Thursday, July 14, 2011

Should video games be treated as a form of expression?

Should video games be treated as a form of expression like books and music? On the next Your Call, we'll have a conversation about video games and free speech. The Supreme Court recently struck down a California law that banned the sale of violent video games. Video game advocates celebrated the ruling saying there's more to games than violence. They say they're a form of expression and the law now says they are art. Do you agree? Join us at 10 or email Do you play video games? What do you get out of them? It's Your Call with Rose Aguilar.

Evan Narcisse, freelance writer who covers comic books, pop culture, and video games

Alan Simpson, vice president of policy for Common Sense Media

Peter Brinson, videogame developer, filmmaker and instructor at the Interactive Media Division of USC School of Cinematic Arts

Click to Listen: Should video games be treated as a form of expression?


Anonymous said...

I was a costume designer in 2002and worked on walk around characters for a video game convention. In the "green room" back stage there was a solgier in full camophlage gear and make-up. He was 22 and had just returned from Iraq. He was working as a recruiter in conjunction with "AMERICA'S ARMY" a video game to recruit kids to enlist for Iraq. The Pentagon , US armed forces, etc. OWNS these video games. A 4-5 star general and a full entourage of CIA looking types were at the convention promoting this game. It really opened my eyes and freaked me out.
My 17 year old grandson has been playing these games since he was about 12. He doesn't talk. Can't really carry on a conversation very well and hates being around anyone but on the phone or online "gaming".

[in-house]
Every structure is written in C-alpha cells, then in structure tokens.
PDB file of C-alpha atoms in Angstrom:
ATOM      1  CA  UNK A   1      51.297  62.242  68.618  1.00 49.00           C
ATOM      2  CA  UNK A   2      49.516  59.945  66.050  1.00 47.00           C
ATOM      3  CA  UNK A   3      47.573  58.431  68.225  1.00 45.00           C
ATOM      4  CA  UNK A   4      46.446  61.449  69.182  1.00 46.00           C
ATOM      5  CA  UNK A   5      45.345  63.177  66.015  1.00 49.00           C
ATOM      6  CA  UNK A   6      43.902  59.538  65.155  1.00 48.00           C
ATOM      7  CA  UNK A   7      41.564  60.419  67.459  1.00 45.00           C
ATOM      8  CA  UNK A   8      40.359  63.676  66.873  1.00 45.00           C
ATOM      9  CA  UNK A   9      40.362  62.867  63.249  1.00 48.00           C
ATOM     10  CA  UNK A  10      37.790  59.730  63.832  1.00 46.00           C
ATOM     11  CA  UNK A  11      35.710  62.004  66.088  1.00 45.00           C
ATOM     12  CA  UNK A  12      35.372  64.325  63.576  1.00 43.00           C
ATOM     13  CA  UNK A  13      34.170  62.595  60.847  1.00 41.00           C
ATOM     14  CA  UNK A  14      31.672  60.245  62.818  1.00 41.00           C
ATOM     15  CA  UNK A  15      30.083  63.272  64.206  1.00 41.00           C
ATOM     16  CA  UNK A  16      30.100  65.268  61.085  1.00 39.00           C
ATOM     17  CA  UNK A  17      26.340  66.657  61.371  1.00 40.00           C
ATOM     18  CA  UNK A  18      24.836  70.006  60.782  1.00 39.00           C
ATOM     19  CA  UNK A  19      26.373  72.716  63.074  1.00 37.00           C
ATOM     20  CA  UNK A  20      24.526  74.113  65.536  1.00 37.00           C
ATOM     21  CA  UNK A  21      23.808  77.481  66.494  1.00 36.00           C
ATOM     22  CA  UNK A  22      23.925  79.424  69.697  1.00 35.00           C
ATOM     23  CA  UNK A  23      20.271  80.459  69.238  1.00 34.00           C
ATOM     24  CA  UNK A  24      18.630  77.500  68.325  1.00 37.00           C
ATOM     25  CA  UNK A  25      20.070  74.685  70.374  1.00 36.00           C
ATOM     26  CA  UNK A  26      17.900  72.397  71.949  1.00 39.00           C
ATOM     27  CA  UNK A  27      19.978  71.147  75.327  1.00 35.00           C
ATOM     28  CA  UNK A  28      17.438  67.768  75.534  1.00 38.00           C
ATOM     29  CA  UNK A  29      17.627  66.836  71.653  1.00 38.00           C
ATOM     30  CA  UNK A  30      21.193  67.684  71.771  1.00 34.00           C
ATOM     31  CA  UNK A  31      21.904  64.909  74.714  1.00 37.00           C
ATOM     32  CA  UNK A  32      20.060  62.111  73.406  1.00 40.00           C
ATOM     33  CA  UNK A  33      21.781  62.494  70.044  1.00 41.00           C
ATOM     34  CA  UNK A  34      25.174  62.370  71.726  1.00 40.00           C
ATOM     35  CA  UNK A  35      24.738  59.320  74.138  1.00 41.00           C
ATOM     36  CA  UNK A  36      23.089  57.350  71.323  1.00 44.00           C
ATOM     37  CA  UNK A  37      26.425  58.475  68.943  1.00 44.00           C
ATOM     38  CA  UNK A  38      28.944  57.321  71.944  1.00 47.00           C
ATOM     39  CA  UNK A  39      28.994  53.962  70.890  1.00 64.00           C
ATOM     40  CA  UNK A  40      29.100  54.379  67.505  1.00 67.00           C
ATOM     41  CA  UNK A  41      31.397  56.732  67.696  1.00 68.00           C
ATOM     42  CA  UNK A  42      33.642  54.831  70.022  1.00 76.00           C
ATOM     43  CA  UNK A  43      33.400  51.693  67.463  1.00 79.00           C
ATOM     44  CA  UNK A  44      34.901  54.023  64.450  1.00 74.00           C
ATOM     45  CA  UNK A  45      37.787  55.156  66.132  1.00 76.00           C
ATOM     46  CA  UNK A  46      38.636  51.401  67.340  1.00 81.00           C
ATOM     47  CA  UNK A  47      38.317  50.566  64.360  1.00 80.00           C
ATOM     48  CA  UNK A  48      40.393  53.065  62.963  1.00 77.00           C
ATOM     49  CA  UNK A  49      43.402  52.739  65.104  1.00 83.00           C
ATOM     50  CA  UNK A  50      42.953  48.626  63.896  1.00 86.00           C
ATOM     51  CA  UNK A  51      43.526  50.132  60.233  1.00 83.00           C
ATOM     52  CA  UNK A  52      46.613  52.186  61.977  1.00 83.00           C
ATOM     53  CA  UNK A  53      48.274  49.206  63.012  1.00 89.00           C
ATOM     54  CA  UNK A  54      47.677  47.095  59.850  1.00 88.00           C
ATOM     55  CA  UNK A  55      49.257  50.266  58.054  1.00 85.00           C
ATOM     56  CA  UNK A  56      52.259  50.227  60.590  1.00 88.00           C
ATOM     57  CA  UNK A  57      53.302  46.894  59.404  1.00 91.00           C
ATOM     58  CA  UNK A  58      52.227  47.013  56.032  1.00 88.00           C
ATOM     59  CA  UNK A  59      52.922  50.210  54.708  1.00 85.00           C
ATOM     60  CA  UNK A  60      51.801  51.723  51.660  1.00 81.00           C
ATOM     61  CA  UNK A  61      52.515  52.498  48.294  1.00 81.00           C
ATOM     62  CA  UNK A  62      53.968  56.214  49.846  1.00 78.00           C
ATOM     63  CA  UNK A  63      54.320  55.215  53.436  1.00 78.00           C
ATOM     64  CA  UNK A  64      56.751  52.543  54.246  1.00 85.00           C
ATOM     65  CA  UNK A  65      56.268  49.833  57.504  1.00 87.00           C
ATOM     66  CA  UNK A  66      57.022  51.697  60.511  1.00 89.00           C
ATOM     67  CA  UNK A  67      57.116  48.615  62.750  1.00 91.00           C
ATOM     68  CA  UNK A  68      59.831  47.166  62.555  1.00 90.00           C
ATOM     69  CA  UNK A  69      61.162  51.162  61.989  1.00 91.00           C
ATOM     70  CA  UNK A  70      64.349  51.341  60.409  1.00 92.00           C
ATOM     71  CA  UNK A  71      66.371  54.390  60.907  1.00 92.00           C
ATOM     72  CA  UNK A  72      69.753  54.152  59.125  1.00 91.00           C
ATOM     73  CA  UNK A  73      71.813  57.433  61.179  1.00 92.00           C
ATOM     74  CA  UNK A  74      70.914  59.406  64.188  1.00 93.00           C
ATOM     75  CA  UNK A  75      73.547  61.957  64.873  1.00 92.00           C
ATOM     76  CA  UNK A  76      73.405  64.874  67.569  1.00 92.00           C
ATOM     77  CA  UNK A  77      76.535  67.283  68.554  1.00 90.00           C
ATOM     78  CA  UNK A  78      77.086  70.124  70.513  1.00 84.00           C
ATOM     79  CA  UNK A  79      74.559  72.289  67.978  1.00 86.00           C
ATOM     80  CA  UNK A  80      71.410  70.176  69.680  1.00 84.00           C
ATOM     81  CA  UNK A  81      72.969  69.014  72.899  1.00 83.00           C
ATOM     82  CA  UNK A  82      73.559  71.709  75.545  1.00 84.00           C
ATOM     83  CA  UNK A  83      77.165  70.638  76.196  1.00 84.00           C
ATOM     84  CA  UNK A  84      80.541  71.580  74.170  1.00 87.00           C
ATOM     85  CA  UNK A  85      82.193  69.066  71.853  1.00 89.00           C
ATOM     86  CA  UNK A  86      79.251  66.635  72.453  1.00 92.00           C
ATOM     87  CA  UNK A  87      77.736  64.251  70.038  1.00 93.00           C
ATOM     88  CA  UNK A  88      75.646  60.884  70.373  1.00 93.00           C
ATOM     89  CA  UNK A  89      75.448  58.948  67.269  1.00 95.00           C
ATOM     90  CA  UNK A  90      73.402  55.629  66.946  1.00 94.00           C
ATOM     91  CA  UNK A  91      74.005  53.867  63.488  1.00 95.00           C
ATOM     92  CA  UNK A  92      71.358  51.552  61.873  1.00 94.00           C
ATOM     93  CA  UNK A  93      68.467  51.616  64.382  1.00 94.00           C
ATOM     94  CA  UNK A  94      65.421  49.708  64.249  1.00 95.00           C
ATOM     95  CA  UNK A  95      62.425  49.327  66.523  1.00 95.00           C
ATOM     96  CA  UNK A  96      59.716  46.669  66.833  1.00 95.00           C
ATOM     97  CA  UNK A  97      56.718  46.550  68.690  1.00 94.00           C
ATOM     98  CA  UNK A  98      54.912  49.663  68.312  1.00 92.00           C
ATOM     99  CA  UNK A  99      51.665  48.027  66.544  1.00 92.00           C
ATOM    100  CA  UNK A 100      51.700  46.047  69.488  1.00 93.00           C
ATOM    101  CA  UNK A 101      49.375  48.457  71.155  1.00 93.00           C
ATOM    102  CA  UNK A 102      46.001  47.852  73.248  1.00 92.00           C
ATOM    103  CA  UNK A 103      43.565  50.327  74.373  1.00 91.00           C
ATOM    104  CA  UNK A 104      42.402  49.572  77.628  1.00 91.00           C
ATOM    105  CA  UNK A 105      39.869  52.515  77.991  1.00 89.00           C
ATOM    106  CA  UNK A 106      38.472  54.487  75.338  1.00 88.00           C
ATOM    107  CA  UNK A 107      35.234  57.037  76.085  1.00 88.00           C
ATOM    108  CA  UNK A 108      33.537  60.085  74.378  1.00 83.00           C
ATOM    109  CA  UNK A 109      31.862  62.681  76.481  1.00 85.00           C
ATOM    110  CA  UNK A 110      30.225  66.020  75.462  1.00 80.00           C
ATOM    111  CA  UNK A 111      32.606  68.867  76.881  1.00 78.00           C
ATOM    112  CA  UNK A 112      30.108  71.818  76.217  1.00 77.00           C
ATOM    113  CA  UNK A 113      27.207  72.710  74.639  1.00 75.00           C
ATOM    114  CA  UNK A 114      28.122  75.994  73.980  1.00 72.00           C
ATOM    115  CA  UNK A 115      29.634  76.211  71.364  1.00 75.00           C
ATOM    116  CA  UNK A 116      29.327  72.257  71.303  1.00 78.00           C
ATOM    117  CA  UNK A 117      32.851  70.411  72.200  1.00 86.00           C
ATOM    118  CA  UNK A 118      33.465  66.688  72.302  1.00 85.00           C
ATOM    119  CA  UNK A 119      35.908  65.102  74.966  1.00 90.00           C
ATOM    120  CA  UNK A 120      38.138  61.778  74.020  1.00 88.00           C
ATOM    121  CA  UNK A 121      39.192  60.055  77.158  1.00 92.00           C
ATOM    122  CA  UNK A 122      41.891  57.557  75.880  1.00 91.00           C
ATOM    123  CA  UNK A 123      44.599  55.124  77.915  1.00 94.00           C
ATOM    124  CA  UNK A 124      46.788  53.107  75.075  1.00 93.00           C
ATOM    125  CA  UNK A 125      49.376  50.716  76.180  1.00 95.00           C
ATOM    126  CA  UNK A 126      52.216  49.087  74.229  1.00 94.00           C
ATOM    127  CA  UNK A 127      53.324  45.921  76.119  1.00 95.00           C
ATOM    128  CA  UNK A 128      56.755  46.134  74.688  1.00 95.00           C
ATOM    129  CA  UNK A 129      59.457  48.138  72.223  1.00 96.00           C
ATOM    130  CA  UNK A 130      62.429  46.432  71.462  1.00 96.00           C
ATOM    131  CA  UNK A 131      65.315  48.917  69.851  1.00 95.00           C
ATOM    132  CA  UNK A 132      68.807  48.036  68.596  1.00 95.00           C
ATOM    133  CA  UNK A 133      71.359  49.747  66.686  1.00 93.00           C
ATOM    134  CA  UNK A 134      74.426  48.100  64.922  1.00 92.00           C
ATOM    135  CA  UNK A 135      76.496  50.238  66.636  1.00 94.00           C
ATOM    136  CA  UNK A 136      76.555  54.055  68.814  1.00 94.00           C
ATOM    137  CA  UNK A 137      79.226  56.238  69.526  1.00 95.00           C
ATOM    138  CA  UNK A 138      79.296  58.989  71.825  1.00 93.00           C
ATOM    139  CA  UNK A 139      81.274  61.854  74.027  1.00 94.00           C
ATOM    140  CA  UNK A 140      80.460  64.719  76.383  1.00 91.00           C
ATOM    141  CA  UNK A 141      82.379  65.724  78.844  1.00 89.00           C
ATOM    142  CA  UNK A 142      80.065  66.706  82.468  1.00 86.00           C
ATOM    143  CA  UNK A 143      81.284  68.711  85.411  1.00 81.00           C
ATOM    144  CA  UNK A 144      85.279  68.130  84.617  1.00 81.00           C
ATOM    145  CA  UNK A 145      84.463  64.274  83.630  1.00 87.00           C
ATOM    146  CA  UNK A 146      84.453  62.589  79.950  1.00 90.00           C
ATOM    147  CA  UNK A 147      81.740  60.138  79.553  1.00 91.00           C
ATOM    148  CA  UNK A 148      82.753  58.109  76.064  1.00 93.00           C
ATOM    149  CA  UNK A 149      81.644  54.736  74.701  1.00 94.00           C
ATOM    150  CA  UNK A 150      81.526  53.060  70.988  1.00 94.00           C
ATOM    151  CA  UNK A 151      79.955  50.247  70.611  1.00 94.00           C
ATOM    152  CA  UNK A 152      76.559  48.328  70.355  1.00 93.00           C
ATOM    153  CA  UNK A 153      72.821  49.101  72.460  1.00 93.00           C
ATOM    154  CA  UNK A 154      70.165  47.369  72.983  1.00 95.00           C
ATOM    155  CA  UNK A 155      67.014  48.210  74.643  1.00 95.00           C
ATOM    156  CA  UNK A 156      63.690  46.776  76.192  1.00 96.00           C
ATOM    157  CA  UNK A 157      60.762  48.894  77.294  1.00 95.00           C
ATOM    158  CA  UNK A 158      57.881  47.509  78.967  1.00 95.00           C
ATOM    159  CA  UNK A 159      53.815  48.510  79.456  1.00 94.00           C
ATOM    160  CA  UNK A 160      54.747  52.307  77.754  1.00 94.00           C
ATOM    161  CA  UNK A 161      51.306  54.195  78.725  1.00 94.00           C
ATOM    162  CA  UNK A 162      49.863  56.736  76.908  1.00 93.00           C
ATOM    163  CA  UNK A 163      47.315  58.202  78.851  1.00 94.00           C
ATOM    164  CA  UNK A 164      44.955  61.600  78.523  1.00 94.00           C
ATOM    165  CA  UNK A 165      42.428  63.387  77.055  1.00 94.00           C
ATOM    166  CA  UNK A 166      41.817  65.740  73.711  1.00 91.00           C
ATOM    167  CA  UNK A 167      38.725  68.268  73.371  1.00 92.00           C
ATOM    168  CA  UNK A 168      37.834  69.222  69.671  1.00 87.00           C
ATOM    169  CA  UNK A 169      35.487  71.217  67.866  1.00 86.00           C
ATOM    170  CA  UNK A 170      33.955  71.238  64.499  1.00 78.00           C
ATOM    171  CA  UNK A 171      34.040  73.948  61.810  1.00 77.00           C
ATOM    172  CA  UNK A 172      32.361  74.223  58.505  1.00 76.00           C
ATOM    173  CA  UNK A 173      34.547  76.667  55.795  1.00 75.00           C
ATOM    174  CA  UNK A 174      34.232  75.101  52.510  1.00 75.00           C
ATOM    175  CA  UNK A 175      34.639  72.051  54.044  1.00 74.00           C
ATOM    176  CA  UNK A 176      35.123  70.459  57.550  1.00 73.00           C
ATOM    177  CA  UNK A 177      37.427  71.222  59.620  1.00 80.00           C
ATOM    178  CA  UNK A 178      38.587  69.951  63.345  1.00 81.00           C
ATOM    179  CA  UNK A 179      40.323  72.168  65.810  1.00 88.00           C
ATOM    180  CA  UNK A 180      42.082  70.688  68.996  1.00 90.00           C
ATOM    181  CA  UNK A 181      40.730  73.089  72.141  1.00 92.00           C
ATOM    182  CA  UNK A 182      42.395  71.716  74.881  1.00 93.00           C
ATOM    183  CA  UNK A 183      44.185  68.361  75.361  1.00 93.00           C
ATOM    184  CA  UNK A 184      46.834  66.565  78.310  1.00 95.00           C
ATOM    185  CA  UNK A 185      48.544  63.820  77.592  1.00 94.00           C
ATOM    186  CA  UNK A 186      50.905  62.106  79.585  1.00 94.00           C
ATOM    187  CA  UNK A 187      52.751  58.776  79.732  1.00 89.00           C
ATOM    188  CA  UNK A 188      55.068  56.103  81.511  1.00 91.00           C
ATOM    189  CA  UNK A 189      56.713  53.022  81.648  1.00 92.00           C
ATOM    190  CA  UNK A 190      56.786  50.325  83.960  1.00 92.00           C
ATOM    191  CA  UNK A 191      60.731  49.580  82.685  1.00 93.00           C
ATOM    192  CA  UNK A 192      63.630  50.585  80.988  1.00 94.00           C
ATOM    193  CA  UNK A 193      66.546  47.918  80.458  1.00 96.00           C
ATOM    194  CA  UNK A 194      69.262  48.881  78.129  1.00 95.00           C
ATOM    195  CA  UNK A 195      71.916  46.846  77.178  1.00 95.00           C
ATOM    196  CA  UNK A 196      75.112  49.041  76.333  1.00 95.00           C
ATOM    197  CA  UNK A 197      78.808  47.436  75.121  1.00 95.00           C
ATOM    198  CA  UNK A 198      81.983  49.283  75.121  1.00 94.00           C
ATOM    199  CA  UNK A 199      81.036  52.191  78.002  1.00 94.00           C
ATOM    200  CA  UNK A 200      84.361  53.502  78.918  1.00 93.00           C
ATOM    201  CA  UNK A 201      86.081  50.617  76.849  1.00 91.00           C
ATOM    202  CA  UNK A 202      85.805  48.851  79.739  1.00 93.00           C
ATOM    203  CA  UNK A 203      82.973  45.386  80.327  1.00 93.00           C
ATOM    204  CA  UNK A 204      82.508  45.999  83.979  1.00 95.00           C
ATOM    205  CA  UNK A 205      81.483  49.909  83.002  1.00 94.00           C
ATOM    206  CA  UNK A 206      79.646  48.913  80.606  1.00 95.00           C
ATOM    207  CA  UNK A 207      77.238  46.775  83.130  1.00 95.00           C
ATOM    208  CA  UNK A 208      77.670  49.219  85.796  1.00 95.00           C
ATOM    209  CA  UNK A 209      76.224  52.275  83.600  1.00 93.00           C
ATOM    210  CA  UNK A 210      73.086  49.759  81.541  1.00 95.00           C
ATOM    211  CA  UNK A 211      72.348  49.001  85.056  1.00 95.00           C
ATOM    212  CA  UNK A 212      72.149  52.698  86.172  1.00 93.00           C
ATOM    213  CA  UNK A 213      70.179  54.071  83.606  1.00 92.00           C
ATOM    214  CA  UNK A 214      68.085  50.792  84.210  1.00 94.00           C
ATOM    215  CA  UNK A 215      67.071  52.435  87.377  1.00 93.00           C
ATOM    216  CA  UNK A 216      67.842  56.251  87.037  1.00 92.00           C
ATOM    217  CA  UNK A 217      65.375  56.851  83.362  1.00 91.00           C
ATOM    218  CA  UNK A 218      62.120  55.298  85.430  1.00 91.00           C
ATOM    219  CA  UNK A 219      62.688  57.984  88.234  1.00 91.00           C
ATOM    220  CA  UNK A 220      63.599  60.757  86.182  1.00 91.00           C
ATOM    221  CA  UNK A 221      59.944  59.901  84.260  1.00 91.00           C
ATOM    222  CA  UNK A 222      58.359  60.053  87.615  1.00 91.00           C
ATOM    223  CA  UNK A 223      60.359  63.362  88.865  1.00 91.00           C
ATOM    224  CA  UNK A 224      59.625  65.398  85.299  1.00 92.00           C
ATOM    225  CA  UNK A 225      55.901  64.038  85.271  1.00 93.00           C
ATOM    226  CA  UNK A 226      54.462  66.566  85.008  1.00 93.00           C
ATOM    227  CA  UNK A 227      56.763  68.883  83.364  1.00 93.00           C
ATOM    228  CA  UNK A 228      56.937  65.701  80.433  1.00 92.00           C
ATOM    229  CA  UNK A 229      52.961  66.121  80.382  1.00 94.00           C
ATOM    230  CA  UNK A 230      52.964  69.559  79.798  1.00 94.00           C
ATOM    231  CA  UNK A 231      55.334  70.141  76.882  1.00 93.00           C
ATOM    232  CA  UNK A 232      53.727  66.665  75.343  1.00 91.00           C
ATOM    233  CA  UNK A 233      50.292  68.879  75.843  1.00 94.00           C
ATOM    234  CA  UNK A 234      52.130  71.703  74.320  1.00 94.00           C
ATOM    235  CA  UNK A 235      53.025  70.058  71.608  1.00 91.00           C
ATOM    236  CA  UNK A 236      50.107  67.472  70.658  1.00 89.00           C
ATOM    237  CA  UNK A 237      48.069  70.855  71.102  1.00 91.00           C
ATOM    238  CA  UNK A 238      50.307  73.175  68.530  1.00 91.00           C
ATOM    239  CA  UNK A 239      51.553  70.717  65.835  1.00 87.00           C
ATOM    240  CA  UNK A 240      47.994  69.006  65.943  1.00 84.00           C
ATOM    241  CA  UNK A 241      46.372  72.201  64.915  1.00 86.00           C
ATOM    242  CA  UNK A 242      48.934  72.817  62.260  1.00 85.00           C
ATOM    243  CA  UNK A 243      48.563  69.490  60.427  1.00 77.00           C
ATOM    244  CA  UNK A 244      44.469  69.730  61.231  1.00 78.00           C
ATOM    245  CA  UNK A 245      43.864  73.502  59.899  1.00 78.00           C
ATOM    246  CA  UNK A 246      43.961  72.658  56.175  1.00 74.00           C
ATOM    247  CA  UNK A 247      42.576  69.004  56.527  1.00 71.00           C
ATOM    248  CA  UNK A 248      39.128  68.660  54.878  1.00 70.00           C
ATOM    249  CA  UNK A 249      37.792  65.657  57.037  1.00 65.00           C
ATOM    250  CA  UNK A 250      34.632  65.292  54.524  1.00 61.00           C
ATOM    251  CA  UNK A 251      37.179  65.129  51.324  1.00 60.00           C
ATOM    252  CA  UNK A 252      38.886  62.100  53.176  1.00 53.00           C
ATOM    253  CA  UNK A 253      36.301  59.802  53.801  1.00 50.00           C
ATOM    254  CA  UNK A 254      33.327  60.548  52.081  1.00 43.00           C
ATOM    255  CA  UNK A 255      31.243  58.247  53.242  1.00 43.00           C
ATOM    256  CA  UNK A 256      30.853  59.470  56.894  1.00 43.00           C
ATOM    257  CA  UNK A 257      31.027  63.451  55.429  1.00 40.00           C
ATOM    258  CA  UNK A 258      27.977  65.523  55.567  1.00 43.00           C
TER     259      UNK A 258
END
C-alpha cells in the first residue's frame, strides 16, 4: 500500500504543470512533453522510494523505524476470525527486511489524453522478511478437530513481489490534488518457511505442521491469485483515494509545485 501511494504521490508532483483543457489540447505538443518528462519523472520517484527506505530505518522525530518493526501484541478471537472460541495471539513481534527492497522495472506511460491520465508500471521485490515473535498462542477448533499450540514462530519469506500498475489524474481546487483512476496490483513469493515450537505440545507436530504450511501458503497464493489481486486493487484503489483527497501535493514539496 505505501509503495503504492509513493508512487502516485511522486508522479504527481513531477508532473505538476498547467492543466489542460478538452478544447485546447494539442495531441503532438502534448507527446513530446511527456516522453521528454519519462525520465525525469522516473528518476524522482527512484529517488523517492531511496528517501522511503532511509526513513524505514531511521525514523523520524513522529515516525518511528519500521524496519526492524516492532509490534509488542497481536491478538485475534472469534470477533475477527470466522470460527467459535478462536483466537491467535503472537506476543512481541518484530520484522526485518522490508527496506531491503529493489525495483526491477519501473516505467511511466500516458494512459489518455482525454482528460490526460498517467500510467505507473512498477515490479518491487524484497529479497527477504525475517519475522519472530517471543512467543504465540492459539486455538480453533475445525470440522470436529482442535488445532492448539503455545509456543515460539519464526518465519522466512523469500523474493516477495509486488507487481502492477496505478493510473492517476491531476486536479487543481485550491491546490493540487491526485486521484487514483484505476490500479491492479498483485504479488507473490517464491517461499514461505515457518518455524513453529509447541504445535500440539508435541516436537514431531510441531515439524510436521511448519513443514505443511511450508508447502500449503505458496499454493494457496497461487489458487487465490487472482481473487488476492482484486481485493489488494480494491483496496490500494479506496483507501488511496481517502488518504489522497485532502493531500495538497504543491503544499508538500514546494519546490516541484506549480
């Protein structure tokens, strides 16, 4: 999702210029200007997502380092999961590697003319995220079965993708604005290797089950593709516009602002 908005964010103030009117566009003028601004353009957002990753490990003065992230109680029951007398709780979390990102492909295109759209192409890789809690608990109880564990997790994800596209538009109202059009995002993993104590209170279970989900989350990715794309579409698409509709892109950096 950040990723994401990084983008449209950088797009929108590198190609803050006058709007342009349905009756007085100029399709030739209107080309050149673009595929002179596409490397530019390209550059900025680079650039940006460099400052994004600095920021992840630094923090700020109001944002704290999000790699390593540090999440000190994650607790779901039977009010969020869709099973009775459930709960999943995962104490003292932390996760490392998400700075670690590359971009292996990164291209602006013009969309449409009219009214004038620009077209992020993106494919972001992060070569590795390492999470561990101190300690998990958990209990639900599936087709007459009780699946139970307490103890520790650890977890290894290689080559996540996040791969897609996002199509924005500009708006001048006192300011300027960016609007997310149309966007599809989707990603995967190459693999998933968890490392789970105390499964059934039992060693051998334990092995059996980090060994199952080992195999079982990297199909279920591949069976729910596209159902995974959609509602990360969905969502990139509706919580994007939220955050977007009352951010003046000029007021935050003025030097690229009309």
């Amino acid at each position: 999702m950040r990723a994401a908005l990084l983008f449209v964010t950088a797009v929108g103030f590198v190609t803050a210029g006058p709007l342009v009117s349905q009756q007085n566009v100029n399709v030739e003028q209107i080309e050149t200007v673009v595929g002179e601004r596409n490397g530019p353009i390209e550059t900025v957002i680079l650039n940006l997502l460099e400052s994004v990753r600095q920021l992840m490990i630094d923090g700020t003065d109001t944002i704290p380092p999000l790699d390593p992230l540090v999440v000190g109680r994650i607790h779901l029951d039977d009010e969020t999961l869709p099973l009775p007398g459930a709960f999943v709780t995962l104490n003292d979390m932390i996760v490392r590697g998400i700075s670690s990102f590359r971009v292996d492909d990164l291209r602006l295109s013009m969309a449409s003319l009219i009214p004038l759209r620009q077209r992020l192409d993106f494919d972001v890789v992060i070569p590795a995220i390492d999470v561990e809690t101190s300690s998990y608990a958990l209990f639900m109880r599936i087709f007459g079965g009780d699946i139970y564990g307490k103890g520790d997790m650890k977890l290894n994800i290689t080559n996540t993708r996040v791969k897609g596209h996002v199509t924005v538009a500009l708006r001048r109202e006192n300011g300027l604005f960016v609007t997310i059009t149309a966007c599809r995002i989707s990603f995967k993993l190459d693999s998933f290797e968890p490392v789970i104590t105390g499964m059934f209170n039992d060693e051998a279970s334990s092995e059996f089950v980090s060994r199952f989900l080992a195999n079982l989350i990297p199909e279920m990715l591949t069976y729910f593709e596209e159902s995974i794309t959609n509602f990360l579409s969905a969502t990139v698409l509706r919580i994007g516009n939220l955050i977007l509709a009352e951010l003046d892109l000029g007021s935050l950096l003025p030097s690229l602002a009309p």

Both parents worked, Dad away, the games were the babysitter.
Breaks my heart.They are sociopathic at best and possibly an invasion by demons at worst.

Funkzillabot said...

Anonymous…I'm sorry to hear about your families troubles. Because what you speak of is no laughing matter. But you can't blame video games for plain old BAD PARENTING. Your daughter or son and his/her spouse need to step up and take charge of the situation if it's really gotten that bad. Get some contusing, taking the game unit away, join in outside activities together as a family. You know, be a parent.

There was many time in my childhood, when my mother would walk upstairs and shut the game off right in front of my brother and me. One time she even took the unit from us for 3 days. That was a best lesson we could have had -- when she said come down stairs for dinner, we did. That situation never happened again. There is a time to turn the games off. Moderation in all things.

As for the game "America's Army" -- yes, the U.S. Army did, in fact to do that. That's was definitely an embarrassing moment in gaming's history for about 2 - 3 years. Then everyone got wise to what was going on. I think we can ALL agree (and we did) that trying to recruit teenaged boys at Comic-Con my not be the best way to defend OUR country. If this is the best the U.S. Army can do -- then we really are in trouble.